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Expect Continuation of Midwest Flooding this Summer, MU Climatologist Says

June 13, 2008

Story Contact:  Jennifer Faddis, (573)882-6217,
Pat Guinan, (573)882-5908,

COLUMBIA, Mo. – The stage is set for flooding to continue in portions of the Missouri and Mississippi River Basins, according to a University of Missouri climatologist. In the past three weeks, six to 10 inches of rain have fallen across northern Kansas, eastern Nebraska, and northern and western Missouri. The extent of more flooding this summer is contingent on the current weather pattern and if the pattern is expect to persist into July.
“This is a situation that needs to be monitored carefully,” said Pat Guinan, assistant professor of climatology in the College of Agriculture, Food and Natural Resources and an MU Extension climatologist with the Commercial Agriculture Program. “It is unlikely that this summer will match the flooding that occurred in 1993. Current Mississippi River flood forecasts for locations north of St. Louis to the Iowa border indicate that levels could, however, surpass the 1973 flood crests, which will make 2008 the second highest crest on record.”

In 1993, the worst flooding occurred in July when Iowa, Nebraska, the Dakotas, and Montana had their wettest July on record, and Missouri and Minnesota had their second wettest July. Northwest and north-central Missouri received between 15 and 25 inches of rainfall for July, which smashed all-time records for that month, Guinan said.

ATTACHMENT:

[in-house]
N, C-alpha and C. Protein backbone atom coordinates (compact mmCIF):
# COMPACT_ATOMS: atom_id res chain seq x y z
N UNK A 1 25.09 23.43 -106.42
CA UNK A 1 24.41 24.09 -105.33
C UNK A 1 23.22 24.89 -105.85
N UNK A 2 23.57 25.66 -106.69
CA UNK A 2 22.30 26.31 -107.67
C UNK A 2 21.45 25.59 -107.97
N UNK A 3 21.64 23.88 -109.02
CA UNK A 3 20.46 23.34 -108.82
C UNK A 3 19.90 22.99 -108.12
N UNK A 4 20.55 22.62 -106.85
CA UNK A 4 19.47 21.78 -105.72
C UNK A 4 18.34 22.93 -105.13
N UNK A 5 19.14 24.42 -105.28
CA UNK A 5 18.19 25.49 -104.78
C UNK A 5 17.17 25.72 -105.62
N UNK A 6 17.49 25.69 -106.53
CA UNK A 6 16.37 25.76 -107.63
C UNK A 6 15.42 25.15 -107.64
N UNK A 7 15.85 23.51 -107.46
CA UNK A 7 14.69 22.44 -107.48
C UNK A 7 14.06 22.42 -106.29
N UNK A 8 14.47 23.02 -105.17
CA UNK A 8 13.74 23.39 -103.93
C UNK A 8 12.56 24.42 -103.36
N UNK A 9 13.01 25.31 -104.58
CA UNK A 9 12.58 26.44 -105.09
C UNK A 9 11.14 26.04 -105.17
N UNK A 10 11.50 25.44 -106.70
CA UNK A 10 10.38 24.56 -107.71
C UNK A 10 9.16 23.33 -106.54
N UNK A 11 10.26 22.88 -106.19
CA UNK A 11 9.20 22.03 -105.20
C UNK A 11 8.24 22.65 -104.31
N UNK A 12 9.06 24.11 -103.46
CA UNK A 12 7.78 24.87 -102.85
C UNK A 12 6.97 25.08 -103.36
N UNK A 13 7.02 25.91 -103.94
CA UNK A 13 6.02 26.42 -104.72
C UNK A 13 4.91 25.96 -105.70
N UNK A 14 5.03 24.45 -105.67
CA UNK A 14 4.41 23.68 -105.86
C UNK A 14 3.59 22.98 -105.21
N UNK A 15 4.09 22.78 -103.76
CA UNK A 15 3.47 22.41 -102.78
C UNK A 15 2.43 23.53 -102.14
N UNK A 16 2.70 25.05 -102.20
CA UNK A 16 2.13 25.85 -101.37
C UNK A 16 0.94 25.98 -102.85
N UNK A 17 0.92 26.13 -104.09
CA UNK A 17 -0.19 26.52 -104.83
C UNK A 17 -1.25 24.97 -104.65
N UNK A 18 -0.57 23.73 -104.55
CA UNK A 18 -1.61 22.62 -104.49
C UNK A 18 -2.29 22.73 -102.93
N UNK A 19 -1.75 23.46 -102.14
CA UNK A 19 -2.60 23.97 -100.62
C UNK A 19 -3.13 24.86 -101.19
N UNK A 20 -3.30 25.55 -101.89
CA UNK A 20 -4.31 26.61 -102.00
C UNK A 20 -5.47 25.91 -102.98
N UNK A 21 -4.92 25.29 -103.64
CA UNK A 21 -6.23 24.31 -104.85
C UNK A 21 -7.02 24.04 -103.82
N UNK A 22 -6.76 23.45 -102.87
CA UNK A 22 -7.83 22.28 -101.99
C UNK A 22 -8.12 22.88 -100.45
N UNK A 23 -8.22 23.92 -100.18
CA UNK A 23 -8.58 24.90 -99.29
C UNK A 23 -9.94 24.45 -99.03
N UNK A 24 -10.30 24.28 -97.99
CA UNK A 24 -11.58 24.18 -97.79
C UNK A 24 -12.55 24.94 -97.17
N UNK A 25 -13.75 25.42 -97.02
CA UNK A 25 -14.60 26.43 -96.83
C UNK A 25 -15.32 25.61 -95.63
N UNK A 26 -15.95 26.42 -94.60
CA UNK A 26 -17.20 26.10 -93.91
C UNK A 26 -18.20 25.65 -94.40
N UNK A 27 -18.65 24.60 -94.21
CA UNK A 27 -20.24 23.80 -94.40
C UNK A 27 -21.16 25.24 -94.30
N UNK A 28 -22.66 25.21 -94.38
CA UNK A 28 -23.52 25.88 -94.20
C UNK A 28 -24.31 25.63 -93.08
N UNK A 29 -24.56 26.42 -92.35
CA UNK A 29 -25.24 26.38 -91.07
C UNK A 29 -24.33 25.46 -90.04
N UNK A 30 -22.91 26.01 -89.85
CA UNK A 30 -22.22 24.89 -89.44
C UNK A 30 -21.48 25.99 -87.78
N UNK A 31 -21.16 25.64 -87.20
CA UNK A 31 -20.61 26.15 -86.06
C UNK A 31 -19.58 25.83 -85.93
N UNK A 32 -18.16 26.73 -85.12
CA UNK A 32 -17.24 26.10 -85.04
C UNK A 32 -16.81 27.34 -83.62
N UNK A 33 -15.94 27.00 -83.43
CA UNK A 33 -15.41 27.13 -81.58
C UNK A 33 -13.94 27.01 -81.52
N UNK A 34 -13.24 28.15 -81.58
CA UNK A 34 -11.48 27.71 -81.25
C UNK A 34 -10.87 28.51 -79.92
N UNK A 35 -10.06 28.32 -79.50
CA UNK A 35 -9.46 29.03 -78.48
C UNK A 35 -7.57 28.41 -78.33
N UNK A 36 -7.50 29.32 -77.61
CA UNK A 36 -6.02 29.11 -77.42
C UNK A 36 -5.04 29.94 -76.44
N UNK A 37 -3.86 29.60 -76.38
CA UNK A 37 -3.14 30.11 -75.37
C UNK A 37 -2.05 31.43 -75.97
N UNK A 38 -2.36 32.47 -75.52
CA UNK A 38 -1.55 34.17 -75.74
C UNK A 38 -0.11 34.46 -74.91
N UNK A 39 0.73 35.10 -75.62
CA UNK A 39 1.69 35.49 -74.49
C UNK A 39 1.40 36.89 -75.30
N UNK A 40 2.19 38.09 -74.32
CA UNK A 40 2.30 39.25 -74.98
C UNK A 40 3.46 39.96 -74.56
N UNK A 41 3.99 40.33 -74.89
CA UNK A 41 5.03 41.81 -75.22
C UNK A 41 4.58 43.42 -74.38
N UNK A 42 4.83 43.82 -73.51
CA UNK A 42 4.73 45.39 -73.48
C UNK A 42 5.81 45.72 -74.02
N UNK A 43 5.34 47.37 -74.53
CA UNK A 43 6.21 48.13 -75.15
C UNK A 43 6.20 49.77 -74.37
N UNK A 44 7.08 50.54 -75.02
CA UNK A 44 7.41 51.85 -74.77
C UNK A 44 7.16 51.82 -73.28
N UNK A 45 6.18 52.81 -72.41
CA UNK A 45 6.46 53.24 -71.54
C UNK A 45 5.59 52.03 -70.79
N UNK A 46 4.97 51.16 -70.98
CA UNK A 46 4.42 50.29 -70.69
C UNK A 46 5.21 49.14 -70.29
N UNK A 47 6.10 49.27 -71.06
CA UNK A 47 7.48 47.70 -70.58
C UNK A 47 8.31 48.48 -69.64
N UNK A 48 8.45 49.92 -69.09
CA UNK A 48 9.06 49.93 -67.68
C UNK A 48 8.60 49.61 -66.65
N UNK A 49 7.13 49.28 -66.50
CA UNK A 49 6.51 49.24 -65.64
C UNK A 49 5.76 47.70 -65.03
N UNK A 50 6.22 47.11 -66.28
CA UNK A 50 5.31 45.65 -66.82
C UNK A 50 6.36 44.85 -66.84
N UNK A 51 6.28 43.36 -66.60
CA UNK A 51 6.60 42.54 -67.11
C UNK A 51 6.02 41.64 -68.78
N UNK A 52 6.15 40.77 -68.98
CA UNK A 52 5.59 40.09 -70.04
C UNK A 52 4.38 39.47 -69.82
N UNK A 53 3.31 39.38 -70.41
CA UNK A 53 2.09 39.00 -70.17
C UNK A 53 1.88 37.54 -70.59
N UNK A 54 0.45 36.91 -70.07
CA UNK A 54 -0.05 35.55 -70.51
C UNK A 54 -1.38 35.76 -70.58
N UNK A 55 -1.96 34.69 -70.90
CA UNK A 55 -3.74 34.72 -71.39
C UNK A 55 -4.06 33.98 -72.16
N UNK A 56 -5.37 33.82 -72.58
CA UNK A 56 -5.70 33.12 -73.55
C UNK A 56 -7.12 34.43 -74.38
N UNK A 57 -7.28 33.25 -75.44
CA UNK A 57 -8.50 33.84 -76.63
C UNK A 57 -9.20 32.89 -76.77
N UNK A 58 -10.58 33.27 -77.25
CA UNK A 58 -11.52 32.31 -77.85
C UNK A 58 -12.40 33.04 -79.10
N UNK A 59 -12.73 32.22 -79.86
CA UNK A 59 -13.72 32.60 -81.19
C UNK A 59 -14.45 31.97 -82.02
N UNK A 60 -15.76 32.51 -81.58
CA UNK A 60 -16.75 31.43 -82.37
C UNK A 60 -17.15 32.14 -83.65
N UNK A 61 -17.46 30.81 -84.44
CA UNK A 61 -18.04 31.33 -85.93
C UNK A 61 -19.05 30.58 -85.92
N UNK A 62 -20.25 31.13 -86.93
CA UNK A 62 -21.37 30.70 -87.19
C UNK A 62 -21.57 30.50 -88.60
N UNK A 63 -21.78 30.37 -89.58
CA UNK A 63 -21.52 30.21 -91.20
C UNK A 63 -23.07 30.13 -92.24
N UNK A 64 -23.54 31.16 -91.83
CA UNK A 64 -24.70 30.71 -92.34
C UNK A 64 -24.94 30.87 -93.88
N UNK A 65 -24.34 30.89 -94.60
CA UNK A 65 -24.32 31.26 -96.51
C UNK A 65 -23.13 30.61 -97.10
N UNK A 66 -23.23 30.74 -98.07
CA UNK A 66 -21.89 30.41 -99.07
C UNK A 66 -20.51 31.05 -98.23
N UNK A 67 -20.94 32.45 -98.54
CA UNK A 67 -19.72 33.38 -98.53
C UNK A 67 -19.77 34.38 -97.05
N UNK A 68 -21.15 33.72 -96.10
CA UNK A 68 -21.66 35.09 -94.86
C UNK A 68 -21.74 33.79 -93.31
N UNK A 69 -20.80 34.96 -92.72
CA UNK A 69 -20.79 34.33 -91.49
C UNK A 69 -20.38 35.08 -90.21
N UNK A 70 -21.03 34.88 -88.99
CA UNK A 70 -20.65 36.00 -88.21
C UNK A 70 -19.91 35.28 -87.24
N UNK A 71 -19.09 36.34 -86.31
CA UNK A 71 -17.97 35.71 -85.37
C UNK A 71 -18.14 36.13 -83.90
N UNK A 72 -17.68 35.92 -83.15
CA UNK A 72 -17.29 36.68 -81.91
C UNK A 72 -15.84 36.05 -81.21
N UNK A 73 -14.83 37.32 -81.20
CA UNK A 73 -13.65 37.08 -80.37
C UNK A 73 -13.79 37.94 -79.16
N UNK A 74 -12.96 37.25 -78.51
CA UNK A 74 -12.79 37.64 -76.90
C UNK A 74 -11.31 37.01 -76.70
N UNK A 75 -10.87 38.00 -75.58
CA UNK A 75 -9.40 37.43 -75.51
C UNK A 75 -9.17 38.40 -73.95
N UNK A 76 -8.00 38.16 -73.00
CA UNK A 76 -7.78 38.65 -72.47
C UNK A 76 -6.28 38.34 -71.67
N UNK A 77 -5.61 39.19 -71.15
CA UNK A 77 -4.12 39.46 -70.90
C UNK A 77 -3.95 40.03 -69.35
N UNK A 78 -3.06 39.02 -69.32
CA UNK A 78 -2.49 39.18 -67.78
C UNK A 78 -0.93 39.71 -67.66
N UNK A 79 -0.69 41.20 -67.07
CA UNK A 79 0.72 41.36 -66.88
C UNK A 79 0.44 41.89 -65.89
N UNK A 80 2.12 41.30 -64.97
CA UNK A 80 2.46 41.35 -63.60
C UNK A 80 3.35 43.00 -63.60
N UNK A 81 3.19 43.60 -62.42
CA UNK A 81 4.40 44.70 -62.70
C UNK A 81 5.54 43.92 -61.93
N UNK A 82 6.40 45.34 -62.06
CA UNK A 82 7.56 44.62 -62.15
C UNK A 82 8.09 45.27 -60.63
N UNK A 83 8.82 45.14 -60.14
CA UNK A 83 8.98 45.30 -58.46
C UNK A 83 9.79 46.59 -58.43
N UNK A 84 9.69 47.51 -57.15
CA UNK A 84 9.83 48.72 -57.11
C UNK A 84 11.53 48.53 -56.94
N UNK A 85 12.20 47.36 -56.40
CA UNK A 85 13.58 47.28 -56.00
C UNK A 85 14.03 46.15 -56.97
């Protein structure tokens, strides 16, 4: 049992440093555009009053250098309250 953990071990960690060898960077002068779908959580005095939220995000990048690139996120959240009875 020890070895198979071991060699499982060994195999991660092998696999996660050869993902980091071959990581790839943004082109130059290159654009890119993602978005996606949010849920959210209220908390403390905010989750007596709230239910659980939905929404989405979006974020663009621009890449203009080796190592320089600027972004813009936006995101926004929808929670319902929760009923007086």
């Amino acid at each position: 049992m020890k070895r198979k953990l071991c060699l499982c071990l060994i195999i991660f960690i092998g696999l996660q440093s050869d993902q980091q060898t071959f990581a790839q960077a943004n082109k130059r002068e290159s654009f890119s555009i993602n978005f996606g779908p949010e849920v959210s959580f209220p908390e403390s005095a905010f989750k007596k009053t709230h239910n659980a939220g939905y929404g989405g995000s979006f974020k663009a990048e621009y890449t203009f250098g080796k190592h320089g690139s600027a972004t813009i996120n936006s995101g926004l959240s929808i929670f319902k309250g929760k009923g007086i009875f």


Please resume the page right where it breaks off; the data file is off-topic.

Guinan attended the University of Illinois in Urbana-Champaign where he received a bachelor’s degree in physical geography in 1986 and a master’s degree in atmospheric science in 1988. He came to the University of Missouri to continue his education in atmospheric science and serve as a climatologist with the Agricultural Experiment Station. Since 1996, he has been employed by MU’s Commercial Agriculture Program as a climatologist. Guinan received his doctorate in soil, environmental and atmospheric sciences in 2004. He also serves as the state climatologist for Missouri and director of the Missouri Climate Center. He also maintains and operates the Extension Commercial Agriculture Automated Weather Station Network, which consists of 25 automated weather stations in Missouri that monitor several environmental variables on a 5-minute, hourly and daily basis. Information on the network can be found at:


Note: To access a compilation of information resources for large river basins that impact Missouri, please go to the following link: